Kenyan minister joins Africa team in US to lobby for ICC deferral
Foreign Affairs Cabinet secretary Amina Mohamed is in New York in a bid to push for deferral of Kenya cases at the International Criminal Court through the United Nations Security Council.Thank you for reading this post, don't forget to subscribe!
Ms Amina Mohamed arrived in the US city on Sunday to join a high level delegation of the African Union Executive Council which is seeking to meet members of the UN Security Council over Kenya’s ICC deferral request.
Ethiopia’s Foreign minister Tedros Adhanom Ghebreyesus, chairman of the AU’s Executive Council, is leading about half a dozen top AU officials to put the case for deferral to Security Council members.
A UN diplomat who spoke to Daily Nation on condition of anonymity said the AU delegation is expected to meet individually with most council members to lobby for Kenya’s case.
“So far the Security Council members are listening and they may hold an informal session with the entire council on Oct 31,” said the diplomat.
Last Tuesday, the African Union secretariat wrote a letter to the United Nations Security Council seeking the deferral of the international criminal cases facing President Uhuru Kenyatta and his deputy, William Ruto.
The AU urged the Security Council to “positively” consider their request and expressed regret that previous requests “were not acted upon.”
And in another letter from the Kenyan Mission to the United Nations, Ambassador Macharia Kamau asked the Security Council to take into account threats to peace or an act of aggression “likely to transpire in light of the prevailing and continuing terrorist threat existing in the Horn of and eastern Africa.”
He argued that there was need to prevent “an aggravation to peace and security in Kenya and neighbouring countries.”
The envoy said a delay would provide time for Kenya to consult the International Criminal Court “to consider how best to respond to the threat to international peace and security in the context of the Kenya situation.”
“Kenya therefore seeks action of the United Nations Security Council to prevent the aggravation of the threat, breach of peace or act of aggression that the terrorism menace poses to national, regional, continental and international peace and security,” Kamau said.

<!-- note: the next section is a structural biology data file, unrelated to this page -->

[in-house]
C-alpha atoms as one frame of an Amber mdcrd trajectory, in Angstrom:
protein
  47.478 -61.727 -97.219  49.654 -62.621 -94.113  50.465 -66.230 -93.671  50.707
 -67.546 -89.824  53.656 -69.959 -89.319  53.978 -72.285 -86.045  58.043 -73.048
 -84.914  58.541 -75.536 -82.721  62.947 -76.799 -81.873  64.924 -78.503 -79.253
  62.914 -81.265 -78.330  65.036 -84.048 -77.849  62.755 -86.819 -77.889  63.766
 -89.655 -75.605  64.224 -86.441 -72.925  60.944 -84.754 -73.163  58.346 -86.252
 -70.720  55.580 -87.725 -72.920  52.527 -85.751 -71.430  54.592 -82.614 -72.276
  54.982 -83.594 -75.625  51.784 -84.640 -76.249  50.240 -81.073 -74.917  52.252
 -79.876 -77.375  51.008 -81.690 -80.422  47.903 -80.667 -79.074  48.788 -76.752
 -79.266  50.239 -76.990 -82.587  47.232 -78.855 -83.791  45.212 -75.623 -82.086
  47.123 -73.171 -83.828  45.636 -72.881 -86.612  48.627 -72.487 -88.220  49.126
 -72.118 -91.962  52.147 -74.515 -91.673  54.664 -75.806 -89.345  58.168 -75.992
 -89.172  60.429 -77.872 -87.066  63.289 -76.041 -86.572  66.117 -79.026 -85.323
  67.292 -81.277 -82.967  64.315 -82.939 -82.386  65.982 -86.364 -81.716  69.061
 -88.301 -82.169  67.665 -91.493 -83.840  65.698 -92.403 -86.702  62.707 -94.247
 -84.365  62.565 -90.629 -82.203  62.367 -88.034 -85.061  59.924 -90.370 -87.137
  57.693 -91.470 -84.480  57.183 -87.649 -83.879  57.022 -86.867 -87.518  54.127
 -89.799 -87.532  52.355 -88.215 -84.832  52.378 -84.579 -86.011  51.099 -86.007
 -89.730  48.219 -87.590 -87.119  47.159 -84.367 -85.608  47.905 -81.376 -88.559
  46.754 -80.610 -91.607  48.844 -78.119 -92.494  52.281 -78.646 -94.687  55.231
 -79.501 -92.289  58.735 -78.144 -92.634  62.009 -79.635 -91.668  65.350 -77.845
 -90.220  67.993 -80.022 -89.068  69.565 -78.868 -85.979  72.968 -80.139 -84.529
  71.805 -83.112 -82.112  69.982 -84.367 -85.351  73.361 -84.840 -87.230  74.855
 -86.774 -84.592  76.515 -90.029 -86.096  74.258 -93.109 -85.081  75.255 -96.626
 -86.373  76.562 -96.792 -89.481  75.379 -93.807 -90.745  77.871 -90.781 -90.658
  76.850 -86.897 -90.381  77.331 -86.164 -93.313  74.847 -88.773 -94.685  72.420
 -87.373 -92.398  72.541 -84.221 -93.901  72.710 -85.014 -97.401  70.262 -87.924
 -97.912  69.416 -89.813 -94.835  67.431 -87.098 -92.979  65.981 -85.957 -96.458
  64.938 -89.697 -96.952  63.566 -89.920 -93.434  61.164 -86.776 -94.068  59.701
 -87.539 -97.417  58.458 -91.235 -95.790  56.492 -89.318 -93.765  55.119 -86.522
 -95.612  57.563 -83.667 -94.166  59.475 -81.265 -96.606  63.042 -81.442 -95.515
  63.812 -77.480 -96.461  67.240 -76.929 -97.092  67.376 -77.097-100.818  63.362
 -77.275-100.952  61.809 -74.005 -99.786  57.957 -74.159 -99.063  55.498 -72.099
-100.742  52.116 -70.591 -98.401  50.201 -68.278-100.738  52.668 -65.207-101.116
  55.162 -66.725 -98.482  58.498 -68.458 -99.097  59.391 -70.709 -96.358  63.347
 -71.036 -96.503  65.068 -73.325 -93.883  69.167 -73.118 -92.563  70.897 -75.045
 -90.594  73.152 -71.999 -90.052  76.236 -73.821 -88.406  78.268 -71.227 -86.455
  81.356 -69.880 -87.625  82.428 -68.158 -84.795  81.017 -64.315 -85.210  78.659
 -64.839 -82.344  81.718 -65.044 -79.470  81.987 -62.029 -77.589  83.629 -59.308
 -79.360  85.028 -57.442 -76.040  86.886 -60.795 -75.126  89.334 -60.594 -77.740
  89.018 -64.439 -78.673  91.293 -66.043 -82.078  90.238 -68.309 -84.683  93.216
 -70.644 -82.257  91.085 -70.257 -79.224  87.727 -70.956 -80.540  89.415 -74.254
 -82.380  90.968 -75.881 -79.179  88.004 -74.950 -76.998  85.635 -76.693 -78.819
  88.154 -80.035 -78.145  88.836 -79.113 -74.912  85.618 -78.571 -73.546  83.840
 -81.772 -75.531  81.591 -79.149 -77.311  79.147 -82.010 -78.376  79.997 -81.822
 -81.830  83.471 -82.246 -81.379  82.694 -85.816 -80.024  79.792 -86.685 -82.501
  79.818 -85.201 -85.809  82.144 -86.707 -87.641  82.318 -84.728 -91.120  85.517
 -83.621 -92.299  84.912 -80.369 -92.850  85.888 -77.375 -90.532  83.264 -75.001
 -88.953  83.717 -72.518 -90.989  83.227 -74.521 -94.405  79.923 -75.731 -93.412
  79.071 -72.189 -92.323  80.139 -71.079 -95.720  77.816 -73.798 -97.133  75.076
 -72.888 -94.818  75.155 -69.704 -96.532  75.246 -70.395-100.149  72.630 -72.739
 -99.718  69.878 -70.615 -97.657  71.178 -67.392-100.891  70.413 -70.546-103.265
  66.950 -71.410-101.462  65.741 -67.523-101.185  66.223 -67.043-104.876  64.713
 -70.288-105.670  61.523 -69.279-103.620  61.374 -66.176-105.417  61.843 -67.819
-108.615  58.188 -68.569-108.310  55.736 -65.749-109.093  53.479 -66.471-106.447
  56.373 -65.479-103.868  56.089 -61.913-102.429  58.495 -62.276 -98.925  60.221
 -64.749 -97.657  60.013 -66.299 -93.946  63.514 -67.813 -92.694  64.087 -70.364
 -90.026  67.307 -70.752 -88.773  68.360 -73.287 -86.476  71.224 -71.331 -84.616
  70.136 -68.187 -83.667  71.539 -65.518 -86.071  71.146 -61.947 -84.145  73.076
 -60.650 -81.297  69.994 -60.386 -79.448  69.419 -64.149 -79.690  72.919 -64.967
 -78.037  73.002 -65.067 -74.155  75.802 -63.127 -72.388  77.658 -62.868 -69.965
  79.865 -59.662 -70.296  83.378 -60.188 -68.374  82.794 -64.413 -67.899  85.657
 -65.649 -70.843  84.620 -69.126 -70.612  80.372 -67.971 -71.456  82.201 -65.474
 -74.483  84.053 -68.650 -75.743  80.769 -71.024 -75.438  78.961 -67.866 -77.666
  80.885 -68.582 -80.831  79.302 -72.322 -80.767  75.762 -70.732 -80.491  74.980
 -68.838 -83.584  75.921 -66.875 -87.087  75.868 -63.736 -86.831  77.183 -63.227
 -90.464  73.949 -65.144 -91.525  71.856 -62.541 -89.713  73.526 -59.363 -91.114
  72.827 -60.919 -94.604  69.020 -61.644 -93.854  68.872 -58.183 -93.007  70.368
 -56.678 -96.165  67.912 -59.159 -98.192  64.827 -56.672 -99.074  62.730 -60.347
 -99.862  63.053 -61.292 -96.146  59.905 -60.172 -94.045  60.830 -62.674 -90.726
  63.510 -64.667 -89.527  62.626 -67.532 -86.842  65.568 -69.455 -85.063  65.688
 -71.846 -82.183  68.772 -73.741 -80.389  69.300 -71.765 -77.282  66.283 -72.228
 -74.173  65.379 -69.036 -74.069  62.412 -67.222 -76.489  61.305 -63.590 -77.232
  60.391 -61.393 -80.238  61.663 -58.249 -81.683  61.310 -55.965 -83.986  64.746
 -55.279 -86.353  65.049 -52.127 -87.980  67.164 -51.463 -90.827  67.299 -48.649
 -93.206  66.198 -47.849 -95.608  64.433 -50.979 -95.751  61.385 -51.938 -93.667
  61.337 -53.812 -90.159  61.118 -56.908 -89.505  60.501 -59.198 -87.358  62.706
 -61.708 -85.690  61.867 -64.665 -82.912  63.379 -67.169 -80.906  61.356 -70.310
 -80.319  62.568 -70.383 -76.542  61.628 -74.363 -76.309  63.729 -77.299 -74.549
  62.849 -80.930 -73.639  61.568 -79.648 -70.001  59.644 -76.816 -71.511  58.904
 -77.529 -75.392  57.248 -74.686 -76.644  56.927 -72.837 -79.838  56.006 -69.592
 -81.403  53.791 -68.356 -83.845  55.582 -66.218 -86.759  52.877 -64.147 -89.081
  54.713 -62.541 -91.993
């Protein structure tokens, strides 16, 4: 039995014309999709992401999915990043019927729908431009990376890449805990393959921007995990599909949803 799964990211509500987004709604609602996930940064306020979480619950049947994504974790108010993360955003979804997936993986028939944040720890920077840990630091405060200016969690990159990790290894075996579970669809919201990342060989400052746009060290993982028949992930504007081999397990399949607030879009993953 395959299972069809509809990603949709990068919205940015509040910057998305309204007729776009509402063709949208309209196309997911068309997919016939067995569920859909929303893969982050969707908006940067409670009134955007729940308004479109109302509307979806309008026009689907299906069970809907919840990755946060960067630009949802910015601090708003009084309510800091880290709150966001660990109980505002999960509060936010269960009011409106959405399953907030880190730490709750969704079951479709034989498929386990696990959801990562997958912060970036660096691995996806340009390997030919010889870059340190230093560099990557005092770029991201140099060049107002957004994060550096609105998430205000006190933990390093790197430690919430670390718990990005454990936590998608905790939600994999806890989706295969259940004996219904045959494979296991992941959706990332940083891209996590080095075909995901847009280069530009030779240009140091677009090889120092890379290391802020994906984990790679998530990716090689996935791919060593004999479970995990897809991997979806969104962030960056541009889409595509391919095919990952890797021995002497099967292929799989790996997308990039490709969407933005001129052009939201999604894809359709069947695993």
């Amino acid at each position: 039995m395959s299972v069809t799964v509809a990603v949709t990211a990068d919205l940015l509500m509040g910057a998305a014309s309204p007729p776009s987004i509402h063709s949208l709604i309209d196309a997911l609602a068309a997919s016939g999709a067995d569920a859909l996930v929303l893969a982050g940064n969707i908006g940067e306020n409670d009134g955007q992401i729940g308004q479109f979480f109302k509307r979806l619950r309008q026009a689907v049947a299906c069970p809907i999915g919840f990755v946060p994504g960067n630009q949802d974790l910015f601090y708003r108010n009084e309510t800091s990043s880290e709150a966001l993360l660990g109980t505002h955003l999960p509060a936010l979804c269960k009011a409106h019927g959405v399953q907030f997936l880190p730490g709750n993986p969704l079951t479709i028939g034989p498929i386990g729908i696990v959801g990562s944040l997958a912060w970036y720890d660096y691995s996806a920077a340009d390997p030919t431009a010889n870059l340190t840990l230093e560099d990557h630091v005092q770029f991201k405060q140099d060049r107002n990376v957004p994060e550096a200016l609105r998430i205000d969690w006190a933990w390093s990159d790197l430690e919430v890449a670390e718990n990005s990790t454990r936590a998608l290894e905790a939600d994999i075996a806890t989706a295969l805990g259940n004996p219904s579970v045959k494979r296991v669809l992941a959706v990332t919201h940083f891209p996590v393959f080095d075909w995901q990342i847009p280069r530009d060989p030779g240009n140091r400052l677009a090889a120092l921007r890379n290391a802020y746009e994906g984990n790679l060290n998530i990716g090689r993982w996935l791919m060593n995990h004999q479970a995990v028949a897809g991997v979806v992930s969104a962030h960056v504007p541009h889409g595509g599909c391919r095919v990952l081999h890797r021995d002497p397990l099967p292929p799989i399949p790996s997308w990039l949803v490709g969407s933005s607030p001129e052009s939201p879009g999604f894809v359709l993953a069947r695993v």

STRONGLY WORDED LETTER
Last May, Mr Kamau wrote a strongly worded letter to the Security Council which sought the termination of the Kenyan cases, citing possible violence in Kenya if the proceedings in The Hague were not halted.
But when the Kenyan deferral request was discussed by the 15 council members in, eight were opposed and seven were more sympathetic.
Amb Amina Mohamed argues that following the move by members of the African Union to back Kenya in its quest, The Security Council should see the gravity of the matter and grant the East African nation its request.
“Kenya requires her leader to be in full control of the country in her fight against terror, especially in the wake of the Westgate mall attack in which at least 67 people were killed by Islamic extremists,” she said in a recent media statement.
However, some diplomats within the United Nations circles have expressed pessimism over whether there will be a major shift in the Security Council.
“The council previously rejected this bid for impunity because there’s no basis to stop the case,” Richard Dicker, director of international justice at Human Rights Watch, said in a media briefing in New York on Monday.
“For the victims, for the witnesses, and for the dangerous precedent that could be sent, we expect the council to again reject Kenya’s request for a deferral.”
The Security Council has fifteen members and for Kenya to get a deferral, the UN body would have to pass a resolution which would require a minimum of nine “yes” votes and no veto by a permanent member — the US, Russia, China, Britain and France.
The move by the African Union member States to seek deferral as an entity has no precedence and is therefore being watched keenly by different stake holders and political scientists.
The Rome Statute that established the International Criminal Court mandates the UN Security Council to refer can refer cases to the court, and, if deemed necessary, to defer an investigation or a prosecution for up to a year.